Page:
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28th Jan 2016
2015 - The CTC Growth Rate survey is an annual review of growth rates used in Illustrations and projections. Companies are asked to provide their mid-rates across a number of asset classes.
This is the third year the survey has run. The full report can be found in the CTC Innovation Centre.
There were forty responses from 38 providers including insurers, platforms, SIPP providers and Wealth Managers. Companies participating were:
@sipp Plc, Ascentric, Aviva, AXA Wealth, B&CE, Barnett Waddingham, Brown Shipley & Co, Brunell Trustees, D P Pensions, Fidelity, Friends Life, Gaudi, Greyfriars Asset Management, IPM SIPP Administration, Intelligent Money, Investacc Pension Administration, Investec Wealth & Investment, James Hay, JLT, Legal & General, Liberty Sipp, Liverpool Victoria Friendly Society, Metlife, MW Pensions, Old Mutual Wealth, Organon SIPP Services, Parmenion, Prudential, ReAssure, Sippchoice, St James's Place, Standard Life, Suffolk Life, Talbot and Muir SIPP, Walker Crips, Whitefoord, Xafinity SIPP Services, Yorsipp
The report includes commentary from PA Consulting and Nigel Chambers FIA, Managing Director of CTC.
Vaughan Jenkins, PA Consulting
It is hard to believe that next April marks a decade since A-Day and the simplification of the pension regime. Over that time we have seen many more changes and 2016 sees no let-up in the potential for radical reform. One consistent thread throughout has been a focus on consumer outcomes and informed choice, enabled through greater transparency of pricing, terms and conditions. How much clearer the picture is now for consumers than 10 years ago could be debated but there is certainly further to go.
Pension providers and intermediaries have an important part to play in this. Sellers in this market continue to have an advantage over consumers – there is an information asymmetry which leaves the buyer at risk and places an added duty upon the supply side. This makes trust and confidence central to the operation of a healthy market. The ability to exercise choice under the Pension Freedoms without adverse selection requires the industry to be fair and open especially in creating an environment where offers can be compared. Later life customers have limited options to recover should they make poor choices which will dictate their lifestyles deep into old age as well as affecting any legacy they may have hoped to pass on.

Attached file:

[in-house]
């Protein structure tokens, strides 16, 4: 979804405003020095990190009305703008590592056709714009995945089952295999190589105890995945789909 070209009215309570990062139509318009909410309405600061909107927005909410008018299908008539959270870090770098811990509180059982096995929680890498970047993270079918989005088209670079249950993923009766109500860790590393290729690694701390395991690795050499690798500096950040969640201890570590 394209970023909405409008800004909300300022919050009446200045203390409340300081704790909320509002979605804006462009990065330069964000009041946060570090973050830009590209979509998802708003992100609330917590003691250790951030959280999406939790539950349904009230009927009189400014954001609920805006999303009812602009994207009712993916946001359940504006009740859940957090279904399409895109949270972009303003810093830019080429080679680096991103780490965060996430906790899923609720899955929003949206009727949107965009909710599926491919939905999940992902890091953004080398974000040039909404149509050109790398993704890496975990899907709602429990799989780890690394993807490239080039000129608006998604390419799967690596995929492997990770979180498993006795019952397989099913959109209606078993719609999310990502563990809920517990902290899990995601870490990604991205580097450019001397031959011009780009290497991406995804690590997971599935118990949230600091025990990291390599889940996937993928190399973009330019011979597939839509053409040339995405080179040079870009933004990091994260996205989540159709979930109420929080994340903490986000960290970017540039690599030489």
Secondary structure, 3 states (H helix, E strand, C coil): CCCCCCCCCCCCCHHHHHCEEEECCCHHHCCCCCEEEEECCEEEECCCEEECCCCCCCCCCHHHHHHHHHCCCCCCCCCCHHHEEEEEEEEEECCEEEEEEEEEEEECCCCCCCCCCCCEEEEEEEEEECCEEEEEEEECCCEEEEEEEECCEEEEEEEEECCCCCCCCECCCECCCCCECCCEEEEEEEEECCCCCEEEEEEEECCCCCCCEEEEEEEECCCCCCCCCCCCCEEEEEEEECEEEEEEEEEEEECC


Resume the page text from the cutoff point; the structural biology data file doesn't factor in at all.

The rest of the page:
The results of this important survey suggest that the FCA’s concerns over growth rates and how these might be used for competitive advantage have some foundation. The variation in approaches and the absolute numbers used are revealing. It seems inevitable that steps will be taken to provide consumers with better data to make sensible choices.
Last October the UK Financial Capability Strategy was launched. Research by MAS and others has highlighted the hand to mouth existence of many consumers, with little or no resilience to financial shocks as a result. Financial education and support to interact with the financial services industry effectively are amongst the remedies to tackle the gap in trust and confidence. Pension providers have an opportunity to play a part in improving this situation and how products and outcomes are portrayed is key to this. Let’s hope the next decade sees consumers treated ever more fairly and the industry gaining strength from it.
Nigel Chambers FIA, CTC Software
Two key observations…
• There are still a number of SIPP providers using a 5% mid-point growth rate as a standard across all asset classes. Although this may be understandable at the point of a new business application where no indication of investments have been obtained, it does not seem to tie in with the FCA’s view that a SIPP administrator needs to understand the underlying investments in a client’s portfolio. For example, CTC believes they would expect the growth rates to be used in Drawdown Illustrations for existing clients to reflect something closer to their actual holdings. It would be surprising if all clients were in assets that could fully justify using the top 5% rate. Perhaps the use of standard rates is simply down to the inability of systems to allow for a wider range of growth rates.
• At the other end of the scale CTC remains surprised that there remain a number of providers (although a reducing number) quoting mid-rates in the range 7/8%. These seem to be out of step with the market generally. They also seem to be conflicting with the FCA’s comments in CP15/30 implying a maximum to be applied on an asset class by asset class basis of 5%.
Looking more generally at the market we are seeing increasing use of planning tools that provide illustrative numbers before a formal KFI is produced. These tools are not always consistent with the growth rates being used in the Illustrations that a customer will ultimately need to receive. It is CTC’s belief that in any customer journey the use of consistent assumptions and calculations can reduce the possibility of later confusion when the formal KFI’s are produced.
In a world where there are an increasing number of execution only clients, with no intermediary standing between the client and the provider, this becomes even more important. It is this growing “mass middle” market that will most benefit from clever overall messaging – and where everyone will benefit from more consistency between providers.